And while that may favor U.S. large-cap stocks (NYSEARCA:SPY) (QQQ) (DIA) on the global stage, it will also have an impact on earnings. With roughly 30% of revenues for U.S. companies generated overseas, according to Goldman Sachs, the "strong dollar" may replace "supply chain issues" as the go-to excluse for missing consensus estimates.
"A stronger USD has been historically correlated with a lower frequency of sales beats," Goldman Sachs equity strategist David Kostin wrote in a note.
"The implied relationship between dollar strength and top-line results suggests that fewer S&P 500 (SP500) (SPY) firms will beat consensus sales forecasts in 3Q compared with 49% in 1Q and 45% in 2Q 2022," he added.
Looking to the bottom line, a strong dollar tends to hit EPS further down the road, Citi said.
"Long-term correlations imply a rising dollar has a lagged impact on earnings of 3-6 months," Citi equity strategist Scott Chronert said. "The +11% rise in the trade weighted dollar in the past year could hit early 2023 index level earnings by -$15-20. This is well recognized in our 2023 S&P 500 EPS estimate of $215, but not in bottom-up consensus of $239."
"The strong US dollar can serve as a double-edged sword," Oppenheimer strategist Johns Stoltzfus said. "The currency’s strength offsets inflation in the US by reducing the cost of imported consumer goods at a time when consumer demand is strong."
"However, a higher dollar can create headwinds that can make US products and services less competitive overseas and negatively impact earnings of US multinational companies," he said. "For US investors looking to diversify their portfolio exposure into foreign markets dollar strength proffers the opportunity to pick up foreign asset exposure 'on the cheap.'"
If the dollar retreats, the benefits to the S&P 500 may not be as strong as the detriments of a rising greenback, Citi's Chronert said.
"Lower correlation and beta to a high but falling dollar implies that the S&P 500 may not benefit as aggressively if the greenback trend reverses," he said. "Essentially, upside from a weaker dollar may not match the pain felt from a rising dollar."
"Historically, it is more likely that a rising dollar will benefit Growth (IWF) over Value (IWD)," he added. "That is not the case of late as investors worry over dollar sensitives to Consumer Discretionary (XLY) and Information Technology (XLK) (which are heavy Growth weights). This relationship could change and turn more positive as further dollar strength likely signals more severe global growth fears, making the less traditionally economic sensitive Growth sectors more attractive again."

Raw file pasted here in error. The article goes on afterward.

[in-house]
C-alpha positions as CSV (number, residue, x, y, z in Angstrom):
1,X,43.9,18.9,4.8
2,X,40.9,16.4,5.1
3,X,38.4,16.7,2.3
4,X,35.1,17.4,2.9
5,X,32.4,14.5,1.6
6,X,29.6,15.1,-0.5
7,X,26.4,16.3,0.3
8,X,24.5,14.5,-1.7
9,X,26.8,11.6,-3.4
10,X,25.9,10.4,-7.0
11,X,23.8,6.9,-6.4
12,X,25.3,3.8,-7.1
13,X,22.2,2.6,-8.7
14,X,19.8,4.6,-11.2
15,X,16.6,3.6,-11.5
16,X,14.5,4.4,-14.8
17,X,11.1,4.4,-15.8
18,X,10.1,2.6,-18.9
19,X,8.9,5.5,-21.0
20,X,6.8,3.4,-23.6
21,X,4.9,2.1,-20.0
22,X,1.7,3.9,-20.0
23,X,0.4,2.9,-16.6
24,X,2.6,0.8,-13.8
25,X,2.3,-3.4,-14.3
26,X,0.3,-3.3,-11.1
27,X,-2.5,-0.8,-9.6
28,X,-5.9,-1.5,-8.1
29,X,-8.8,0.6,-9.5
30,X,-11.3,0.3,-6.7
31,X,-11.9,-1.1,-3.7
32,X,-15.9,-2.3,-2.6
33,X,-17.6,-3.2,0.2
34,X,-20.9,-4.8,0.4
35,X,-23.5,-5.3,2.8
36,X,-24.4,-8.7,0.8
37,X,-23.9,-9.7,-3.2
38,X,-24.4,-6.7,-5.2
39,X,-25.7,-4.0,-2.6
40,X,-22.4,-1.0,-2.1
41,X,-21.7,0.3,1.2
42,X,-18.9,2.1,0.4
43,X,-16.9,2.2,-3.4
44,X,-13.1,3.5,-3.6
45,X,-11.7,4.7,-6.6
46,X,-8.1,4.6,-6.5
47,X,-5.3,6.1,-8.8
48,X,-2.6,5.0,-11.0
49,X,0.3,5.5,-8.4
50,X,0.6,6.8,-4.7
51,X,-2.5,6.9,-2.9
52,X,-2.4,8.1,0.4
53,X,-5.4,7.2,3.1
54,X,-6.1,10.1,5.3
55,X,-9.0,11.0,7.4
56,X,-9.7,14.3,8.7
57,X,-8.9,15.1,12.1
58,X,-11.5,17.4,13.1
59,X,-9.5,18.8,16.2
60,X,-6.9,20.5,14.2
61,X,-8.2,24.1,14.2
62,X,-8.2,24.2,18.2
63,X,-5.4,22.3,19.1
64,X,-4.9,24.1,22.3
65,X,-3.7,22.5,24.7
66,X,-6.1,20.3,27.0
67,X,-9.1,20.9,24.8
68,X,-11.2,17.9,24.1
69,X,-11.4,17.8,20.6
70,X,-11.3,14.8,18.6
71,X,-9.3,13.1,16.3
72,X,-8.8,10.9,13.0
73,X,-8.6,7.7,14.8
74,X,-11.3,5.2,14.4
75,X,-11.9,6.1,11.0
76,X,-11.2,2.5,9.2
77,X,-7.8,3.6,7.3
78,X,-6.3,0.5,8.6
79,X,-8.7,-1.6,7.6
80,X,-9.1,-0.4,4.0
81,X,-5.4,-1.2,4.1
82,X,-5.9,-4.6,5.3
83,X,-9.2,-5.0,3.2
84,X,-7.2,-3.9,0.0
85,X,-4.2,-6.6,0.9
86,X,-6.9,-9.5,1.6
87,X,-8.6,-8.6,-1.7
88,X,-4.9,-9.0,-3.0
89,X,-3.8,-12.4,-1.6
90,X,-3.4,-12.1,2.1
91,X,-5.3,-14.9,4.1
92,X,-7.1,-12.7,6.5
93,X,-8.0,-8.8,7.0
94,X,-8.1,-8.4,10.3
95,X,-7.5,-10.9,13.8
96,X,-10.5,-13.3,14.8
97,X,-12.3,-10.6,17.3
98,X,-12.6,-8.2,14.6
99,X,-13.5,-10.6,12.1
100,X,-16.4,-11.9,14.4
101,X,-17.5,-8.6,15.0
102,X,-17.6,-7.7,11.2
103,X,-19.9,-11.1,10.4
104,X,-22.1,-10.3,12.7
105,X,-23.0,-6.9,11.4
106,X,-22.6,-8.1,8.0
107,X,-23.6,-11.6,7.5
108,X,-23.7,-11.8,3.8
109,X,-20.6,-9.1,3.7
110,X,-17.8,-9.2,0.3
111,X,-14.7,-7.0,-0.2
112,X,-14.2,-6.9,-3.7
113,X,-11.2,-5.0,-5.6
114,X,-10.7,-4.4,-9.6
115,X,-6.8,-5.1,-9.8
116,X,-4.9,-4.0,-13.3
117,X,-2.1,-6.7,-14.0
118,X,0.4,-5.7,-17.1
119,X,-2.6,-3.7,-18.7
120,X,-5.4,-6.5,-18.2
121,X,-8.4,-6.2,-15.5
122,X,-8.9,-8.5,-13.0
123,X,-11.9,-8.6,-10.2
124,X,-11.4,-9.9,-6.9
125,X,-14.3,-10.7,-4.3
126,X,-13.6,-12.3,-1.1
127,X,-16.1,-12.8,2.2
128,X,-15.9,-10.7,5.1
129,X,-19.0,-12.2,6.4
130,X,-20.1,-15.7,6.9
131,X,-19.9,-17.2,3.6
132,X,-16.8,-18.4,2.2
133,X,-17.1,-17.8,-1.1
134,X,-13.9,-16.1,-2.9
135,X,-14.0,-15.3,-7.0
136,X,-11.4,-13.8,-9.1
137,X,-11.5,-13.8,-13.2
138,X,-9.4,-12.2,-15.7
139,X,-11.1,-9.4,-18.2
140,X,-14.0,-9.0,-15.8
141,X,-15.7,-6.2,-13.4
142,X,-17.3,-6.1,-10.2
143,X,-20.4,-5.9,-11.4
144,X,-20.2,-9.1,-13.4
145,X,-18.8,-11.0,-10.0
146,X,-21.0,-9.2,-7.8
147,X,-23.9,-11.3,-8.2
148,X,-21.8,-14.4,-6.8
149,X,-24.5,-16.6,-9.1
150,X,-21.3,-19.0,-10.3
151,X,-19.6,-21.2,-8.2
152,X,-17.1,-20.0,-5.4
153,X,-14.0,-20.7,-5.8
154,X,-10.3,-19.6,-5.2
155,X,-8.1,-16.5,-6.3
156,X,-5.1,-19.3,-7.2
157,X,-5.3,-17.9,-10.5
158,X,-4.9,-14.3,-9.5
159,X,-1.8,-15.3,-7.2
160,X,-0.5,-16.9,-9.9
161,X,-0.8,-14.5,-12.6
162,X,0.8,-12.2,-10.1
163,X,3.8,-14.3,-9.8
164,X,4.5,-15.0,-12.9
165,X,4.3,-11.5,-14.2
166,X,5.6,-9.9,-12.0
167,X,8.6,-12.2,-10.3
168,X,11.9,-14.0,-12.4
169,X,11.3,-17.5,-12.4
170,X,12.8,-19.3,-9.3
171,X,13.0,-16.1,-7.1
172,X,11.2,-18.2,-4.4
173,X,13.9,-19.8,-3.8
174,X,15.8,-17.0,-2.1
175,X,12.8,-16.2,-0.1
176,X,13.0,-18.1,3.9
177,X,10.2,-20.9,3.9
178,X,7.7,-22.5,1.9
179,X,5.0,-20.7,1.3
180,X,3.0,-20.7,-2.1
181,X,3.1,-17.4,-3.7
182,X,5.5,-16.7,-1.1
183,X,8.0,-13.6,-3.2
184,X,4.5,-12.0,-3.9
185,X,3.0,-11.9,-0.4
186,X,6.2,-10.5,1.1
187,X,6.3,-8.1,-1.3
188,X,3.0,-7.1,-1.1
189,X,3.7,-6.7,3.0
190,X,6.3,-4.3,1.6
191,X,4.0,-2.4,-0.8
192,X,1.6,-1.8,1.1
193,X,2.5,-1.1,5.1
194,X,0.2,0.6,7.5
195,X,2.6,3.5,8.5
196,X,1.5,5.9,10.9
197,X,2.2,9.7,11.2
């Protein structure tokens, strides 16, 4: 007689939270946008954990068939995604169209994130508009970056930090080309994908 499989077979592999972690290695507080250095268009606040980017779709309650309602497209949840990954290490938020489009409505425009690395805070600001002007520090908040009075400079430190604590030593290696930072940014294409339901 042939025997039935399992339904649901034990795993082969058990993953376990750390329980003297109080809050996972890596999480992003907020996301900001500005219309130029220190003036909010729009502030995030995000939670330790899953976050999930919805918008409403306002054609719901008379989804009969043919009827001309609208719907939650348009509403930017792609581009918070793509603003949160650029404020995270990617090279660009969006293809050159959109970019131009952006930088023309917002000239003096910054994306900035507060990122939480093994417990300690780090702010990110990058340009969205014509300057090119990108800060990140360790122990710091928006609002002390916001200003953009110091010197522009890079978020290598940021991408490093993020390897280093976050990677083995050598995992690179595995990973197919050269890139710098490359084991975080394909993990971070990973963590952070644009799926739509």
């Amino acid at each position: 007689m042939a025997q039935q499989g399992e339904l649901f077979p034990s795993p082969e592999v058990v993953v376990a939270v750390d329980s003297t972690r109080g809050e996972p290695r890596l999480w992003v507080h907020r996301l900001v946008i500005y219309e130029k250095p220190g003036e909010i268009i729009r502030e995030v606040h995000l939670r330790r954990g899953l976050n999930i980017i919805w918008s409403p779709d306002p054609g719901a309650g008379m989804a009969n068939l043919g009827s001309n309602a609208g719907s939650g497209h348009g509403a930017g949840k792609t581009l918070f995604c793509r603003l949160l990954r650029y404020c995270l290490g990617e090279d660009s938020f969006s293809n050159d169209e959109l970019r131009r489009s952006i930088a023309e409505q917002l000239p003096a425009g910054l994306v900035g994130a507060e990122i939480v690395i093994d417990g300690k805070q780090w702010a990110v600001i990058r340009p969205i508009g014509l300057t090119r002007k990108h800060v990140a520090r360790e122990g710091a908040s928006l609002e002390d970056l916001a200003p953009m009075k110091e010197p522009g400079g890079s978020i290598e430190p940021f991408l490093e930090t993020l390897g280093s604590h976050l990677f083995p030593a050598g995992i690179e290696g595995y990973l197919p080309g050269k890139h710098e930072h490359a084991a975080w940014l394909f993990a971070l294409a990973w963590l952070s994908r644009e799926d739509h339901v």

"Small Cap (IWM) relative to Large (IWB) is likely most misunderstood. Many believe that a strong dollar should benefit the more domestically oriented Small Caps. However, the relative performance correlation over time implies a weaker dollar tends to be better for the small size trade."
Focus on domestic sales
"Continued USD strength would support the performance of stocks with 100% domestic sales relative to those with a higher proportion of foreign sales," Kostin said.
"Since July, consensus has trimmed 3Q EPS for the median constituent of our Domestic Sales basket by 1% and left 2023 estimates unchanged," he said. "In contrast, 3Q EPS for the median International Sales basket constituent with 73% nonUS sales has been cut by 4% and 2023 estimates have reduced by 3%."
"The median (domestic) stock trades at a 12% P/E discount to the median (international) stock (vs. a long-term average of 5%) and offers slightly faster 2023 EPS and sales growth."
The stocks in the Goldman Sachs Domestic Sales basket by sector are:
- Communication Services (XLC), % of non-U.S. sales sector median = 37%
- Charter Communications (CHTR), non-U.S. sales 0%
- Fox (FOXA), 0%
- T-Mobile (TMUS), 0%
- Verizon Communications (VZ), 0%
- Dish Network (DISH), 0%
- Consumer Discretionary (XLY), median = 21%
- Dollar General (DG), 0%
- Chipotle (CMG), 0%
- Ross Stores (ROST), 0%
- Target (TGT), 0%
- D.R. Horton (DHI), 0%
- Consumer Staples (XLP), median 27%
- Energy (XLE), median 16%
- Financials (XLF), median 7%
- Truist Financial (TFC), 0%
- CME Group (CME), 0%
- Charles Schwab (SCHW), 0%
- PNC Financials (PNC), 0%
- Capital One (COF), 0%
- Wells Fargo (WFC), 0%
- Healthcare (XLV), median 39%
- Elevance Health (ELV), 0%
- Centene (CNC), 0%
- AmerisourceBergen (ABC), 0%
- Quest Diagnostics (DGX), 0%
- CVS (CVS), 0%
- Humana (HUM), 0%
- DaVita (DVA), 6%
- Industrials (XLI), 31%
- Info Tech (XLK), median 54%
- Paycom (PAYC), 0%
- Tyler Technologies (TYL), 0%
- Jack Henry (JKHY), 0%
- Paychex (PAYX), 1%
- Intuit (INTU), 5%
- CDW (CDW), 12%
- Broadridge Financial (BR), 12%
- ADP (ADP), 13%
- Fiserv (FISV), 14%
- Enphase Energy (ENPH), 20%
- Global Payments (GPN), 21%
- Roper Technologies (ROP), 22%
- Fidelity National Info (FIS), 26%
- Cognizant Tech (CTSH), 26%